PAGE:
Saturday April 5 2014

KCCA saga: Judges should not mediate

By Editorial

Principal Judge Yorokamu Bamwine has offered to mediate between the warring political sides in the Kampala City Council Authority impeachment saga because, according to him, the unending litigation and political posturing is tarnishing the image of both the Judiciary and the Executive, and in the process depriving the people of Kampala city much needed services.

Justice Bamwine’s indignation is understandable in light of the political ping-pong the city has witnessed over the last three years which has now reached the point of ridiculousness with Lord Mayor Erias Lukwago trying to assert (lately recover) his authority on the one hand and city Executive Director Jennifer Musisi attempts to exert her authority on the other.

Politics and the law have been blamed for the impasse. Neither the opposition, nor the government (read ruling party) are giving up an inch in their quest to control the city, and the KCCA Act created a lot of ambiguities that each side has something to latch on, however unclear, to claim that the law is in their favour.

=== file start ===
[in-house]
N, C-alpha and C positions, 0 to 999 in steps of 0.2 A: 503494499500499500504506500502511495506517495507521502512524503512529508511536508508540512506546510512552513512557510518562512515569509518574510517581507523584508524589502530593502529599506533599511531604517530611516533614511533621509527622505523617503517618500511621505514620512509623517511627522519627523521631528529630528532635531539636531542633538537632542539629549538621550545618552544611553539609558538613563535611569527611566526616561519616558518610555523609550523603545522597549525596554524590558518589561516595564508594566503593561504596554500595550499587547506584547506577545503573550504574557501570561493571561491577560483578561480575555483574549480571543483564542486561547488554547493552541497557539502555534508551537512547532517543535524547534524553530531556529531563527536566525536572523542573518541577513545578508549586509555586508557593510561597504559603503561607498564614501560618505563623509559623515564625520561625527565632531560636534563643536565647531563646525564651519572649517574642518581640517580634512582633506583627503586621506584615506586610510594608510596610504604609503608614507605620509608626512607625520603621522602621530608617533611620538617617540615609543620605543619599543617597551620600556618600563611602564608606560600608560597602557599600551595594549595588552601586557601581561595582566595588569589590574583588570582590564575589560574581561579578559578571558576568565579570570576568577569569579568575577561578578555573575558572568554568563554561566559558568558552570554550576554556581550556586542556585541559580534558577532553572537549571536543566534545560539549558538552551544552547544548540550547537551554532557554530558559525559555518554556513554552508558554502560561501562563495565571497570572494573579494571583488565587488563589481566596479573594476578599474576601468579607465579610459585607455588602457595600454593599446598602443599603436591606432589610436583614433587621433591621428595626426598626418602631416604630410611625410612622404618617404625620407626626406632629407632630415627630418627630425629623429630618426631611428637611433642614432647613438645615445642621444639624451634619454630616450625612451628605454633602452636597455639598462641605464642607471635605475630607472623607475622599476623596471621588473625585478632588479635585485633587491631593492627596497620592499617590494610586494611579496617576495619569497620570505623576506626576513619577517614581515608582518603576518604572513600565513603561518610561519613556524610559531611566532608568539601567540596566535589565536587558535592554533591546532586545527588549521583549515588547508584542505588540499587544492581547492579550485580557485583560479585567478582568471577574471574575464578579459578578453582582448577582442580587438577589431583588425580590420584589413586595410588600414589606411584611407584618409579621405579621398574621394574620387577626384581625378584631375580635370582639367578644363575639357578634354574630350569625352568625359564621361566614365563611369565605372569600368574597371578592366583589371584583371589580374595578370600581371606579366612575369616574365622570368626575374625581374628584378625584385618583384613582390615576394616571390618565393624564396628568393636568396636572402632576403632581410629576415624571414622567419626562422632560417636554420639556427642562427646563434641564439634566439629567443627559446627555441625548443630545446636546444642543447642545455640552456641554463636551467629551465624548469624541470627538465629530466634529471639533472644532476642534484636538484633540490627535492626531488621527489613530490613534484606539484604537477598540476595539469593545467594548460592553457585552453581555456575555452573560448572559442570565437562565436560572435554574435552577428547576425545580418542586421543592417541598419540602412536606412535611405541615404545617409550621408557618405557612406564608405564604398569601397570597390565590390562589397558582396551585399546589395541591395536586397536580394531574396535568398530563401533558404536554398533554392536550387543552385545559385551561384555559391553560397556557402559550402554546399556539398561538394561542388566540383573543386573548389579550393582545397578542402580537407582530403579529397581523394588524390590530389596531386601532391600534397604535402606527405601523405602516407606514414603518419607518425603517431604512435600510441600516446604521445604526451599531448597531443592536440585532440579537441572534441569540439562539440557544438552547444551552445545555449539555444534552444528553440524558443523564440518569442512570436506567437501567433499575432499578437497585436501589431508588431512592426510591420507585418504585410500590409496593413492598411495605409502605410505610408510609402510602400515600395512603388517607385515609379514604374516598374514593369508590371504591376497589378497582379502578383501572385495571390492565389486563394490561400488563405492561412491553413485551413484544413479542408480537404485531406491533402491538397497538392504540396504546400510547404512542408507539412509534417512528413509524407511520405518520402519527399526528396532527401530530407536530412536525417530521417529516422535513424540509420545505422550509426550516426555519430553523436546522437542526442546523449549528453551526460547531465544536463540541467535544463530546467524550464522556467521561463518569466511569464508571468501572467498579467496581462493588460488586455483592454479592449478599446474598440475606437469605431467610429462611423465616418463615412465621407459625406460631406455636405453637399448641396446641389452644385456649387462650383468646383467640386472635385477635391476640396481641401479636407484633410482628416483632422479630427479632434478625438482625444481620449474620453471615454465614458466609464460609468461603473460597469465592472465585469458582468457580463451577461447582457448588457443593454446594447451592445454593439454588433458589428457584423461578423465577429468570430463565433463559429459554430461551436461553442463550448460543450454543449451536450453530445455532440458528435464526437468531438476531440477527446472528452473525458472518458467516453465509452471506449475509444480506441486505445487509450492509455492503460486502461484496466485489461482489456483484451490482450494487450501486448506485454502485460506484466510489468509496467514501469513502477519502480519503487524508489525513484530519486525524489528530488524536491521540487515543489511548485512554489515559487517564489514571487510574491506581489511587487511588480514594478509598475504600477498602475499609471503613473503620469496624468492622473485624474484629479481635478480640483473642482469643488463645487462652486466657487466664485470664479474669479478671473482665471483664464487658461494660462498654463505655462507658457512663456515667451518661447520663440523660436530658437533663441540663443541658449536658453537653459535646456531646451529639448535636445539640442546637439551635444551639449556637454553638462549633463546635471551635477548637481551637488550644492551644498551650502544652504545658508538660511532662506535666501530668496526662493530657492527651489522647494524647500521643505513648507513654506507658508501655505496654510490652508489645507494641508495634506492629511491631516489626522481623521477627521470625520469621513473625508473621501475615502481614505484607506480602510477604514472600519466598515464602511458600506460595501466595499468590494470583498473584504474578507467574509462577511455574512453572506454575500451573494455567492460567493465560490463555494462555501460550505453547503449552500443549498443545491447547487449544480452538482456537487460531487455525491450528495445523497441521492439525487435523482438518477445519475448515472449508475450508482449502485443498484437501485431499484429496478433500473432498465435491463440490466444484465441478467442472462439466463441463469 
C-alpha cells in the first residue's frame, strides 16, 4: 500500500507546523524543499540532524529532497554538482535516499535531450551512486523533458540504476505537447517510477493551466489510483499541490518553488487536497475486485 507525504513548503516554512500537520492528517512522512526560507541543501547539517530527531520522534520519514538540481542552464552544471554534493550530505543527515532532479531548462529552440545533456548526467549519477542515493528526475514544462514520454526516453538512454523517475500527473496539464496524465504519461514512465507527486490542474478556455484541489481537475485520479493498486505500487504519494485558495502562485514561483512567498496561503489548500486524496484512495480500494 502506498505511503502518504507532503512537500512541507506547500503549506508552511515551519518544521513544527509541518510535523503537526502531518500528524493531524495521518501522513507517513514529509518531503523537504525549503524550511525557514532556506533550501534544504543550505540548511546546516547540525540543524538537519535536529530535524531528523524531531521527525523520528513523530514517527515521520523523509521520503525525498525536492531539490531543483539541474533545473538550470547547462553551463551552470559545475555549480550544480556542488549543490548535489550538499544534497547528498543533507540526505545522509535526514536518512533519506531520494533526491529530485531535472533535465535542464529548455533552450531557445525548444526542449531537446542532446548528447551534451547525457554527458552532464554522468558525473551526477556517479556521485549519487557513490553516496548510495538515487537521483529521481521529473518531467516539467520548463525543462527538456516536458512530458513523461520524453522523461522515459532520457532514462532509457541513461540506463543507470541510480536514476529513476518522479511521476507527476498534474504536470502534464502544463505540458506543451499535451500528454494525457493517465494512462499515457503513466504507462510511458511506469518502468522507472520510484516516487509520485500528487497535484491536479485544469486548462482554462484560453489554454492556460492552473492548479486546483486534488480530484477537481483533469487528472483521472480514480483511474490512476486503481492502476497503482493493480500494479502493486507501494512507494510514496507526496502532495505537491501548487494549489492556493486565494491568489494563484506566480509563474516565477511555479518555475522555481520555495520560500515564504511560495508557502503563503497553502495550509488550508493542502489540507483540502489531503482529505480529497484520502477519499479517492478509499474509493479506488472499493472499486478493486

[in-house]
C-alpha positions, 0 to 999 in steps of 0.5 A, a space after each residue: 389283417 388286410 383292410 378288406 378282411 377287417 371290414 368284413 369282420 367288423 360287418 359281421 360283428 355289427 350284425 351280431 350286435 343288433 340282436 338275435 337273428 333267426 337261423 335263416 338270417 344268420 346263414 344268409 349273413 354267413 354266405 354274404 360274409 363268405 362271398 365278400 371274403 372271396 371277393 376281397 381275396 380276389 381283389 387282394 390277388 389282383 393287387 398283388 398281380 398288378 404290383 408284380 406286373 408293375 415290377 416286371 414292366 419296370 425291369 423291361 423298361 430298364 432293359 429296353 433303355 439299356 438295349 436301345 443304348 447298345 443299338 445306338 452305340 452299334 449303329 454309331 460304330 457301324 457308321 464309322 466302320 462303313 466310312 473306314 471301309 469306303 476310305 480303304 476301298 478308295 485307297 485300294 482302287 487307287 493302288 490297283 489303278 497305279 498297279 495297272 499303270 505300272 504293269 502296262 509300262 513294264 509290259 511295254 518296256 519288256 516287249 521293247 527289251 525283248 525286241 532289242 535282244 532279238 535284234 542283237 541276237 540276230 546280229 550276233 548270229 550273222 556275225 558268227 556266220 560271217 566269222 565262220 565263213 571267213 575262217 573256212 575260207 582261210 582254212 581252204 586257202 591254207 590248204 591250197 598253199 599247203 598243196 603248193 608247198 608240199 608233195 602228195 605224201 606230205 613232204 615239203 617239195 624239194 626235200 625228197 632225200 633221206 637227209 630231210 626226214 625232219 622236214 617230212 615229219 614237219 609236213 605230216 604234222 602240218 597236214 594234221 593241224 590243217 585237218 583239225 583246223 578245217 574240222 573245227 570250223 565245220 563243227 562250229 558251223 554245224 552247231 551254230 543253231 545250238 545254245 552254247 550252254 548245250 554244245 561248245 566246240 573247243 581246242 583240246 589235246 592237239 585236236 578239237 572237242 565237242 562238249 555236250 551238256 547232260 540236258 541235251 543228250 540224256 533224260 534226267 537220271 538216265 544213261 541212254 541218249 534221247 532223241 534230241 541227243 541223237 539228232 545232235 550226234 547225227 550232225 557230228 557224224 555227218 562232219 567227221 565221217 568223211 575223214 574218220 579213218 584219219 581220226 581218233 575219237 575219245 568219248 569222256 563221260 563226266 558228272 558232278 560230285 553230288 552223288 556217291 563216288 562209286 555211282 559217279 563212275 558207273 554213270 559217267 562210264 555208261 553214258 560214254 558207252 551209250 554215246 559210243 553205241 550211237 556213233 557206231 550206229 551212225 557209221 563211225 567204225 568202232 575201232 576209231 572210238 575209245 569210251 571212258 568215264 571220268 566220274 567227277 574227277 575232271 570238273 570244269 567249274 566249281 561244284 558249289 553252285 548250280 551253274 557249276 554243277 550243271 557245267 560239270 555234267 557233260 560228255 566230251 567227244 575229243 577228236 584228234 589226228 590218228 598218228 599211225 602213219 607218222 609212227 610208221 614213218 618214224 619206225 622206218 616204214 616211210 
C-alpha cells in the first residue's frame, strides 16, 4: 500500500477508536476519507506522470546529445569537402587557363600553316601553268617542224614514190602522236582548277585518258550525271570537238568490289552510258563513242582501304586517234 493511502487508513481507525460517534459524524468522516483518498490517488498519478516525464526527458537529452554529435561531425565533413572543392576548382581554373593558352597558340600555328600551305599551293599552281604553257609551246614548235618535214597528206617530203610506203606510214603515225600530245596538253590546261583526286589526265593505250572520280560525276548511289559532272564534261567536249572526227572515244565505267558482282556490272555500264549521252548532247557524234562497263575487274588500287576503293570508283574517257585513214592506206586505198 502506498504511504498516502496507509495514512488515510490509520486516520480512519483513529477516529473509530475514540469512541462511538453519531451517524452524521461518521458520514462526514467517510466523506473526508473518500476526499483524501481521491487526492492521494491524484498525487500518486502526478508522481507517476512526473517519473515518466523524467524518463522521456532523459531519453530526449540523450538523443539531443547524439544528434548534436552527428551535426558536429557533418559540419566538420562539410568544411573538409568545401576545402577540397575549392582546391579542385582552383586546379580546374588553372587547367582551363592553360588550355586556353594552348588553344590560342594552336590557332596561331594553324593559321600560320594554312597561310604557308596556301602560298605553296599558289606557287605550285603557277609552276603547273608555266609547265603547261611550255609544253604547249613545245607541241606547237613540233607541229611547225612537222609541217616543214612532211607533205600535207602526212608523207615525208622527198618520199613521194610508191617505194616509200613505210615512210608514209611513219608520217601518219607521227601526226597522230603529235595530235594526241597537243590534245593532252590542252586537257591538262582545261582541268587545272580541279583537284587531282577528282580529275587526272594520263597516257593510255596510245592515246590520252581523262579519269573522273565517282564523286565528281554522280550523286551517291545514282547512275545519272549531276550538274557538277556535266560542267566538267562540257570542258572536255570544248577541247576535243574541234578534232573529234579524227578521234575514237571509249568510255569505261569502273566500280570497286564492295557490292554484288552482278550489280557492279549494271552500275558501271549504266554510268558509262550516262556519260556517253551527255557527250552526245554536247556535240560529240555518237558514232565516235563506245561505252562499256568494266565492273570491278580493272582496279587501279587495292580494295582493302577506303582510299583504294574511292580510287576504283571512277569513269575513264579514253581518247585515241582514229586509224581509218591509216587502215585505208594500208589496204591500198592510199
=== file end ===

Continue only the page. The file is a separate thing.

In circumstances like this, the courts of judicature become the natural arbiter but in the past when the matter of who is the head of KCCA was brought before the judges, they dithered and gave an ambiguous ruling that was neither here nor there. The court instead rules that the KCCA Act is clear and the two parties should go back, read it again and apportion duties to themselves.

If perhaps the courts had ruled emphatically then, the country – and the city – might have been spared the shenanigans we are witnessing today between the Attorney General, the Lord Mayor and the judges. But all is not lost and the courts have an opportunity to say no to political pressures and handle the current cases before it purely on the basis of the written law and the law of natural justice.

Otherwise, the idea that judges mediate between warring politicians, as the Principal Judge is offering, would be a grave mistake that would hurt the judiciary irreparably, and undermine justice and the rule of law in the country.